A major piece of news appeared in the media on November 1: the president on the Pereira Passos Institute (IPP), Eduarda La Rocque, announced the launch of the UPPs Private Equity Investment Fund (FIP-UPP) set for the first half of 2014. The goal, according to La Rocque, is to organize a portfolio of social investments in both pacified and non-pacified communities in Rio and offer fund shares to Brazilian and foreign investors.
The UPPs were created as Public-Private Partnerships, with entrepreneur Eike Batista’s EBX Group as a main investor. Other investors include Coca-Cola, Bradesco Securities, Souza Cruz, Light, Metrô, and the Brazilian Football Confederation, as shown in a study conducted by Bachelor of Law, Andressa Somogy de Oliveira. However, last August, the EBX Group’s annual R$20 million agreement was broken, prompting the urgency in the creation of investment funds.
Resources under the administration of Private Equity Investment Funds (FIPs), according to the Securities Exchange Commission, are intended for the acquisition of shares, debentures, warrants, or other securities that are convertible or exchangeable for shares of publicly held or private companies participating in the decision-making process of the investee company. That is, the fund may have effective influence in the definition of strategic and management policy, with designation of members to the Board of Directors in which it participates. It is not by chance the news published in business publication Valor Econômico says those interested are well bred or successful, and businesses seeking philanthropic opportunities.
It is well known that social and environmental responsibilities are enormously relevant factors both to borrow funds from the BNDES and to maintain a companies’ share values on the stock exchanges. That is to say that it is clear the main and determining objective is, in most cases, financial and not social.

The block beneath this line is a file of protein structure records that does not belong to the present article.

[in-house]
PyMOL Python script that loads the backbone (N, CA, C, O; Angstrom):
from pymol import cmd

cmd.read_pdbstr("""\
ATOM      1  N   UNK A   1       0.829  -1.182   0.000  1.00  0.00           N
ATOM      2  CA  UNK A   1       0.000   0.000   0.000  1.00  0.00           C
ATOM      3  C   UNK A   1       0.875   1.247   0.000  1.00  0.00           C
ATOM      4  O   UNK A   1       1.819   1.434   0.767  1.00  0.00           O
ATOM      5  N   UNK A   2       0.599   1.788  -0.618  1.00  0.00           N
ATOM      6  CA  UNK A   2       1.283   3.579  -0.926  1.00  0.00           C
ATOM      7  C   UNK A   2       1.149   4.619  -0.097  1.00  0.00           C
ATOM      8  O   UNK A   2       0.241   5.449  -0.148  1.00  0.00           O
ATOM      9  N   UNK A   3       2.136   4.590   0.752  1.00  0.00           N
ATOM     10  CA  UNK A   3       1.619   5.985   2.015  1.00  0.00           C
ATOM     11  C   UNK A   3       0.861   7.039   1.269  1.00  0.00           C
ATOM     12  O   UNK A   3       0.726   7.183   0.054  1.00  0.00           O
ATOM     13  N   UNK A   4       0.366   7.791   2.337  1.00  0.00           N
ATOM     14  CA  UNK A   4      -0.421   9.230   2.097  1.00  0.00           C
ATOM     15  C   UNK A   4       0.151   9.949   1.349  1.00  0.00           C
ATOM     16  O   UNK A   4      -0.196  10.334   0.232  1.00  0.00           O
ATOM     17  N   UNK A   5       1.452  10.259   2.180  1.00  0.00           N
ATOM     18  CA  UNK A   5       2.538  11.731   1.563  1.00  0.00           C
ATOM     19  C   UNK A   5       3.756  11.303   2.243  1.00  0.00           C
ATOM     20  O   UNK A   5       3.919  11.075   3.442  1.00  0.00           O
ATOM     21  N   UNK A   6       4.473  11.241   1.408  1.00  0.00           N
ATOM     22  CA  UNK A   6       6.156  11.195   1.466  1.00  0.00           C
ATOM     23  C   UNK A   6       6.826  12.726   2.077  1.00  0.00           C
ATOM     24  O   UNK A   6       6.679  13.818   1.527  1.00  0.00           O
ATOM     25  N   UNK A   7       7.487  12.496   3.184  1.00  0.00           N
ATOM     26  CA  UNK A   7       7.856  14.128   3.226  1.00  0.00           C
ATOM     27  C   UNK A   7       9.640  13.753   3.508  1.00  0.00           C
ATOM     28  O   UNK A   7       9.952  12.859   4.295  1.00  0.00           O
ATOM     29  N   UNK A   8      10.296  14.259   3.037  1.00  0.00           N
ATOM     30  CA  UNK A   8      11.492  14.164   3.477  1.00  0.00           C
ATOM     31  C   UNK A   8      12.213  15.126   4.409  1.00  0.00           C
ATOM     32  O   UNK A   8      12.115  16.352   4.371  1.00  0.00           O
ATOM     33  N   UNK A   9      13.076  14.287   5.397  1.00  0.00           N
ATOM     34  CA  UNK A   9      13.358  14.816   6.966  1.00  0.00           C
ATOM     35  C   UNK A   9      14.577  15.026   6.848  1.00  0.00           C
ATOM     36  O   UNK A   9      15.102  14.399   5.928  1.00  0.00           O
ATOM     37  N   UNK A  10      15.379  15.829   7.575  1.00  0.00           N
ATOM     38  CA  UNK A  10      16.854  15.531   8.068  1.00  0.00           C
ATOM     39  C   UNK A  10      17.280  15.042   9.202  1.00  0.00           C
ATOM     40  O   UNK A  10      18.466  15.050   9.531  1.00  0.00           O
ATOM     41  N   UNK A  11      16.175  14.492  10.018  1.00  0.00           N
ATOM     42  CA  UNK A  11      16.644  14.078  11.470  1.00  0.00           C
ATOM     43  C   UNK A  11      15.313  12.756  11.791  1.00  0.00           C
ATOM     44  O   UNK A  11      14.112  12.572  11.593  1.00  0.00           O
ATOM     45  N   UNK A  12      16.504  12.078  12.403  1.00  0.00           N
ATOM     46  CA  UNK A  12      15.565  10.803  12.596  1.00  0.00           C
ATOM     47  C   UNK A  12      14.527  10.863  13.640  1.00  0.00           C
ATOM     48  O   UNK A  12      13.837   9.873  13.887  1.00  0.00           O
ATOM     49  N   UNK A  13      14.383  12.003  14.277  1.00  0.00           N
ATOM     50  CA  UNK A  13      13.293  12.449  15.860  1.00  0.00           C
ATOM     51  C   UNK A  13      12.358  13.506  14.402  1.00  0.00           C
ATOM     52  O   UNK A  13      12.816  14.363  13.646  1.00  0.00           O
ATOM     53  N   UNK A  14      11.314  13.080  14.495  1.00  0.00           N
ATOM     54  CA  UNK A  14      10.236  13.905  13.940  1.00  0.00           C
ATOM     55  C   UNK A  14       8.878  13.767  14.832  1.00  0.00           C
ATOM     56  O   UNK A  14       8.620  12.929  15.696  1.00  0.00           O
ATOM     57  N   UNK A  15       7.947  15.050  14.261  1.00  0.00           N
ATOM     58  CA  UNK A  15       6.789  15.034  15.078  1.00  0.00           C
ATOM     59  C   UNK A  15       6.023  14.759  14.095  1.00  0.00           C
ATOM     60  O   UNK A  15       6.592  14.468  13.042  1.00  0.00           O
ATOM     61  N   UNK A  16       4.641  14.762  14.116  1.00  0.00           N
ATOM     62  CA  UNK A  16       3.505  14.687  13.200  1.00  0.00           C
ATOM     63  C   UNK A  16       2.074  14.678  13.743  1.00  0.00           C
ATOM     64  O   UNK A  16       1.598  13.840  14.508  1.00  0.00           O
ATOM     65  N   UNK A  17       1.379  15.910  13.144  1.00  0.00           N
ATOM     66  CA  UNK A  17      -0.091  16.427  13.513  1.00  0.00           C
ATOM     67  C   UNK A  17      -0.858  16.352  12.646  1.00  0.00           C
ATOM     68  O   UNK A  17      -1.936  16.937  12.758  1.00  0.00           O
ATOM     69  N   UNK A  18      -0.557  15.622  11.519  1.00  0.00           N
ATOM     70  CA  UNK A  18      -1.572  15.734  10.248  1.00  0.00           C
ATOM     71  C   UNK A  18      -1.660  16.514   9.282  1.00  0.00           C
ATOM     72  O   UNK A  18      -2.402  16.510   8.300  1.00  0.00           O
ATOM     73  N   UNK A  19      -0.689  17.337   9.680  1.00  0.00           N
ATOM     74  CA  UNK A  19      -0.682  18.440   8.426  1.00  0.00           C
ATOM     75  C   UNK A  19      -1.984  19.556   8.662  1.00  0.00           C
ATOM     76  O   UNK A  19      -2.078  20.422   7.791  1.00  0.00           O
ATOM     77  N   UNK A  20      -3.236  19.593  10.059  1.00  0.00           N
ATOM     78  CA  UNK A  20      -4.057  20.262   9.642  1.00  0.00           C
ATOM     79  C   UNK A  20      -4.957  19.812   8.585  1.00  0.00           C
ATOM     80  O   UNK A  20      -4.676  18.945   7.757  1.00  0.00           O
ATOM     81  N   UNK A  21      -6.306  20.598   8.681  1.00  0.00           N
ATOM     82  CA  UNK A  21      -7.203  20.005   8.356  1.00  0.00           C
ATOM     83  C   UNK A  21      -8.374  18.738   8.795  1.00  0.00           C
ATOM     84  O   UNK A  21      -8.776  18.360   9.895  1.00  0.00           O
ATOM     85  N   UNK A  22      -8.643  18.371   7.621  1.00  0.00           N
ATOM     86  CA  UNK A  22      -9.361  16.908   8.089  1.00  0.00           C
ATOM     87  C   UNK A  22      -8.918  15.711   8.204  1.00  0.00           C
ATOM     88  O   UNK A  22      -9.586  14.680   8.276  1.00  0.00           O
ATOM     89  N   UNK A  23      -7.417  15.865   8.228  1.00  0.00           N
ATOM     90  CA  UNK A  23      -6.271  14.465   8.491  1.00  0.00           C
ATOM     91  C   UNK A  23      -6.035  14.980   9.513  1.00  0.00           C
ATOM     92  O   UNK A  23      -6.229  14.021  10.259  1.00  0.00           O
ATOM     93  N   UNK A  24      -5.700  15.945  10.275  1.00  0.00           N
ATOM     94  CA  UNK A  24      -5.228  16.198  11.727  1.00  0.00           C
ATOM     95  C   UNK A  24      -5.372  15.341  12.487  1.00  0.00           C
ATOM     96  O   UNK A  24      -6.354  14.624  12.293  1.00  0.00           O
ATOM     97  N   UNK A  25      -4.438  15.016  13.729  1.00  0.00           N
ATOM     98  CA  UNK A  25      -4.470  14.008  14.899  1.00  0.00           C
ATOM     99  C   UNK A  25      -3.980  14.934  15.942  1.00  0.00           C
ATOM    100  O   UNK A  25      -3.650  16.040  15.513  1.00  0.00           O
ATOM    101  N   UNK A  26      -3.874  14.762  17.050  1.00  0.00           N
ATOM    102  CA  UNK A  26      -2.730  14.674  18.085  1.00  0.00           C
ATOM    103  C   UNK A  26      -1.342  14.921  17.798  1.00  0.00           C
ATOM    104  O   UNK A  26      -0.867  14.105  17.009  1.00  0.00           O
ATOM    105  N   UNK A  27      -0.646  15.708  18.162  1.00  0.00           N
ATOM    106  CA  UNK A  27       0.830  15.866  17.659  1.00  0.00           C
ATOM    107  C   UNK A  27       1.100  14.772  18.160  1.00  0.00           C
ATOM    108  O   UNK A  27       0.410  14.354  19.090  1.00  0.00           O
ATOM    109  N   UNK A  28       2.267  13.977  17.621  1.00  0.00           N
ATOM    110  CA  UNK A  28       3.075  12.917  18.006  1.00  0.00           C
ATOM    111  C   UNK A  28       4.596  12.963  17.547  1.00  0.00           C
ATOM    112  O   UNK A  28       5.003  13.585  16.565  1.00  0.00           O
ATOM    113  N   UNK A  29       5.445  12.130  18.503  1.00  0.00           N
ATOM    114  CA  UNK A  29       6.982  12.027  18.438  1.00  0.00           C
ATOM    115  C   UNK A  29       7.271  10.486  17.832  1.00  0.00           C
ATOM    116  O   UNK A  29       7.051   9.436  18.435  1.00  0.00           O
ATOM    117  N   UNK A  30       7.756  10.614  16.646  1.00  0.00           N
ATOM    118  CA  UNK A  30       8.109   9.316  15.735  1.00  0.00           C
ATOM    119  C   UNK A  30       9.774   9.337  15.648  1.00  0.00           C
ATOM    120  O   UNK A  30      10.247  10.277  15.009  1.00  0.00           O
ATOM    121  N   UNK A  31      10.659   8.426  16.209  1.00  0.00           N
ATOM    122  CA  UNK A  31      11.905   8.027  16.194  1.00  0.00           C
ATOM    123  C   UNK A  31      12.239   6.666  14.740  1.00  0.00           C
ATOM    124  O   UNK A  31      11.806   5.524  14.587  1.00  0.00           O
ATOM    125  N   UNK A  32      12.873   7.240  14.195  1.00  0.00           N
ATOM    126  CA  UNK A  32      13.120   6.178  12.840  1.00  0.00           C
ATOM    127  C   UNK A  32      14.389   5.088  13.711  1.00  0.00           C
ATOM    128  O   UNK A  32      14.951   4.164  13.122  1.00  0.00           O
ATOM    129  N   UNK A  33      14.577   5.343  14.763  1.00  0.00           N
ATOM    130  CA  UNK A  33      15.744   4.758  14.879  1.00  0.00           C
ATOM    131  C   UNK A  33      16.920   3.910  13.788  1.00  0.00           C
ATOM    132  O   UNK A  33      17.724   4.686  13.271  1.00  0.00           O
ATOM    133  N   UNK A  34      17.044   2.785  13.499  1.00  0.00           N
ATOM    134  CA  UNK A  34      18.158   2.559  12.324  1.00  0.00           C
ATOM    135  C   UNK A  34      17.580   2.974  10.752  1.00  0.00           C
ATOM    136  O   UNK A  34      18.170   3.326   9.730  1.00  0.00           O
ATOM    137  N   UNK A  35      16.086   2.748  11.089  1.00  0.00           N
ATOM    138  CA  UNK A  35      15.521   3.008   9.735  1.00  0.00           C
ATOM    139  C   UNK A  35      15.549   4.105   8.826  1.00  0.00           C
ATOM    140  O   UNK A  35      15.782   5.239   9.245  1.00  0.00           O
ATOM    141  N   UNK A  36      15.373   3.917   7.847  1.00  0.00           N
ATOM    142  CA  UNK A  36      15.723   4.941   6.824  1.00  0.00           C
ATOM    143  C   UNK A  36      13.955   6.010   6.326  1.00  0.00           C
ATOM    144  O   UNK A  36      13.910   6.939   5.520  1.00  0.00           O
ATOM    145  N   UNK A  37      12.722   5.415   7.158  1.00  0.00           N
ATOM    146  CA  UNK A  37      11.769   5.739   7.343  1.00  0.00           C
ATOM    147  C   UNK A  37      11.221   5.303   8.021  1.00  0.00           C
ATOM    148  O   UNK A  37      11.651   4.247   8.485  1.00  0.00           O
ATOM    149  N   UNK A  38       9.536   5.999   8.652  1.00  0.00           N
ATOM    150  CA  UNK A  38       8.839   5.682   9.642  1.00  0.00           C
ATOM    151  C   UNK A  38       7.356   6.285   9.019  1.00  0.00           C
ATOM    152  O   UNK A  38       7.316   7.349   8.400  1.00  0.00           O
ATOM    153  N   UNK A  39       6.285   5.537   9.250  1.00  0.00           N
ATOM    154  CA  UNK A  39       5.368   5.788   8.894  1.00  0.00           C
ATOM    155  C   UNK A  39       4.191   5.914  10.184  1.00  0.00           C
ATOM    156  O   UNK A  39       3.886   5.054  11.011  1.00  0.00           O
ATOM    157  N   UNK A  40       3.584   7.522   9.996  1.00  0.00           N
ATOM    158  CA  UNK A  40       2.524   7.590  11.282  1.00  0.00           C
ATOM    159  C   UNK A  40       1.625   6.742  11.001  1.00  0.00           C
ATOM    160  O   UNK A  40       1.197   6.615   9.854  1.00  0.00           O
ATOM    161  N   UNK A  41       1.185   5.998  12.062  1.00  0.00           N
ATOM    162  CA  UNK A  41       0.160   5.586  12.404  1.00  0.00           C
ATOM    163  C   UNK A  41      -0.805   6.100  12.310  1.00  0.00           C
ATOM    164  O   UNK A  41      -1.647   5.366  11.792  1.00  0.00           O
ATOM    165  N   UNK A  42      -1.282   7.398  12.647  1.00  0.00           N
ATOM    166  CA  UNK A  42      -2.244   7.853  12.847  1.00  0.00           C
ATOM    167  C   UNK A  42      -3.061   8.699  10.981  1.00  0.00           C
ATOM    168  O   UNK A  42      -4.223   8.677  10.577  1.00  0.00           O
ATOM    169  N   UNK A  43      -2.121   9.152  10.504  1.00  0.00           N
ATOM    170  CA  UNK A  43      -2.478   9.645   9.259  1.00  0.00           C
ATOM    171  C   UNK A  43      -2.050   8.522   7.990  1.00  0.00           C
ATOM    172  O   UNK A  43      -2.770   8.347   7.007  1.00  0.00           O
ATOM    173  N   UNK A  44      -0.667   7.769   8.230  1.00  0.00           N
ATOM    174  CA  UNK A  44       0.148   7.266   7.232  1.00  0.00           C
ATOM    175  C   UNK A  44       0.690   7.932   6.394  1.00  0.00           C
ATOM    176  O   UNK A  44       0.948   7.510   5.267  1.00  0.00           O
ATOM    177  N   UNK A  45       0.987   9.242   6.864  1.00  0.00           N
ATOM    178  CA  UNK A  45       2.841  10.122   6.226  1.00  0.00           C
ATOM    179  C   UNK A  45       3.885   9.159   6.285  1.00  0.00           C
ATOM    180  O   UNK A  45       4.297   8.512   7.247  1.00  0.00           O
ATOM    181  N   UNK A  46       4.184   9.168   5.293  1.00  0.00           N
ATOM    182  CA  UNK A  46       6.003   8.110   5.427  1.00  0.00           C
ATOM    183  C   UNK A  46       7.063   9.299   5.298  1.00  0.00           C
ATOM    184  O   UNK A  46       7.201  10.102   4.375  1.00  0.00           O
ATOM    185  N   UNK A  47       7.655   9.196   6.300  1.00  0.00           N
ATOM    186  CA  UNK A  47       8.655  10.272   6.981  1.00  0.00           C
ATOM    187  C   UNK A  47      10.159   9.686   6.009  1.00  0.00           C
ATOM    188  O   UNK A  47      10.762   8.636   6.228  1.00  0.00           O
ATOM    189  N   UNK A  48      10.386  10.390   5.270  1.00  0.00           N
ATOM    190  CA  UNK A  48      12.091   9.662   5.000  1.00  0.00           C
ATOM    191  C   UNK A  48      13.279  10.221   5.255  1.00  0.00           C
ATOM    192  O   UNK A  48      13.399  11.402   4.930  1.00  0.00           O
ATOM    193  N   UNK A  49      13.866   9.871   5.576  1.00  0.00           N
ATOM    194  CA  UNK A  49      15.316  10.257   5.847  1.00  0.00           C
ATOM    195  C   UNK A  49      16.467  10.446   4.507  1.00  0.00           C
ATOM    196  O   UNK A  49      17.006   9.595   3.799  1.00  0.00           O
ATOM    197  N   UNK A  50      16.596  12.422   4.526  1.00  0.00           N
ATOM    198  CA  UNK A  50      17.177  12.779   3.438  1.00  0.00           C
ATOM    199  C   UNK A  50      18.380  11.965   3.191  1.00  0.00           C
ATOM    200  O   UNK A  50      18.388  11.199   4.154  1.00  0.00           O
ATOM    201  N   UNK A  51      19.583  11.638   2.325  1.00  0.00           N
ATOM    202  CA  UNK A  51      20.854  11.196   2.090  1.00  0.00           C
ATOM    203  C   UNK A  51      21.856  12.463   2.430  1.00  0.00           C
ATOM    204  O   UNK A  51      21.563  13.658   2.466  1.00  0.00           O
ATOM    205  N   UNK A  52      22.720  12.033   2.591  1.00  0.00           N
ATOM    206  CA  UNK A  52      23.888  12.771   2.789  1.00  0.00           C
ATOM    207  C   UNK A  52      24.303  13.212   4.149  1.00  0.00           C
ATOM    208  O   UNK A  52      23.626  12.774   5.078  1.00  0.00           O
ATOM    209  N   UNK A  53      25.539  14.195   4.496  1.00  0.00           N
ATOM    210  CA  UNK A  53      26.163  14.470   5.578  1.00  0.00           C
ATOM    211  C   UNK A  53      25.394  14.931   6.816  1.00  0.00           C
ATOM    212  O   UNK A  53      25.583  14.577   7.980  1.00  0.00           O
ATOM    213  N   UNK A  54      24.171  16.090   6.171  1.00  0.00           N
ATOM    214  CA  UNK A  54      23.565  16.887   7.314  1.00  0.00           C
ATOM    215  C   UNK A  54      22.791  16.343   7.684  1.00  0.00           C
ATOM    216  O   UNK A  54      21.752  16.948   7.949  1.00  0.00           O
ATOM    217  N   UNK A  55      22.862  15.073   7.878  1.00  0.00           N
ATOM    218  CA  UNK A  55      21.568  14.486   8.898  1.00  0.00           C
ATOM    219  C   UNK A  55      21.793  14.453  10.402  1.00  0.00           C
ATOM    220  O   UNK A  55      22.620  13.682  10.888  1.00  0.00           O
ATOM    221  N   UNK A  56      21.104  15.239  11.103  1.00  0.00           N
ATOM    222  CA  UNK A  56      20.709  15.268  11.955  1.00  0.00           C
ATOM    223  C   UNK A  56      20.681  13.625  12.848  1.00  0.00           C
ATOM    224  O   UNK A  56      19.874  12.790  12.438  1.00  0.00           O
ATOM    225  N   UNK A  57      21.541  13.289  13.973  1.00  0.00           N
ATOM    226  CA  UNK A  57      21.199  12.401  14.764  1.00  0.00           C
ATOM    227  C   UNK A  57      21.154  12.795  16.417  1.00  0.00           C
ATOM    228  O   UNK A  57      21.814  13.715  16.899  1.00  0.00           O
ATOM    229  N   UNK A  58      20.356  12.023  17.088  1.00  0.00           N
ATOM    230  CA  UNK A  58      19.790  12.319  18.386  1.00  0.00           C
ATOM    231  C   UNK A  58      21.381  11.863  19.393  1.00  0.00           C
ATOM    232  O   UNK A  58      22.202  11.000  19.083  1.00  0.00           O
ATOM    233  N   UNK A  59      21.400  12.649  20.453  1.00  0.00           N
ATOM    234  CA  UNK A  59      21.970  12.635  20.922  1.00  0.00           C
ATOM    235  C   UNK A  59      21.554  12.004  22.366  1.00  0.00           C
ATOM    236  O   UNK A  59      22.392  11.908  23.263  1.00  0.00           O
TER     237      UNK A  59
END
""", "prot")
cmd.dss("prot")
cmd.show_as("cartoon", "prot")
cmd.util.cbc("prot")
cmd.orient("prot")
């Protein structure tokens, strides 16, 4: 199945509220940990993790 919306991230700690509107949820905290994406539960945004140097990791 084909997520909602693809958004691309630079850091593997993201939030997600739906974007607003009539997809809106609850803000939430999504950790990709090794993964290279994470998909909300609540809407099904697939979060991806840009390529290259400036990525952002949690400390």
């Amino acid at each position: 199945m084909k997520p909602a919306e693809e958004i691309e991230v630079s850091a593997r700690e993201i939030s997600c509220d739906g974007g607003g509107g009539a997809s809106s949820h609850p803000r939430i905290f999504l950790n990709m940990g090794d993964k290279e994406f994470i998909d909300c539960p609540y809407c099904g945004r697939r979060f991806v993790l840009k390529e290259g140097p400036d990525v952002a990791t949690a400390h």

La Rocque also coordinates UPP Social, whose objective is to mobilize and articulate policies and (limited or missing) municipal services in these “pacified” territories. She affirms that ever since beginning to work for UPP Social, she receives calls from individuals and companies interested in “investing in Rio de Janeiro and in the process of integration of these communities in the context of the wider city.”
The UPPs cannot be understood as separate from the mega-events that will take place in Brazil in the next few years, especially the World Cup in 2014. The interests of the investments through FIPs in these areas derive from this same motivation. The big question remaining is: what will be the criteria of efficiency and the bait for the valuation of these investment funds in the world of speculation?
Precisely when residents of the favelas and periphery, as well as social movements, demand the demilitarization of the police, the “well bred,” successful entrepreneurs speculate over the violence, death, and massacre of the rights of this population that is already segregated and criminalized every day. It begs the question: what is the price of misery and pain on the stock market?
Lívia de Cássia Godoi Moraes is Professor of Sociology and Anthropology at UNESP/France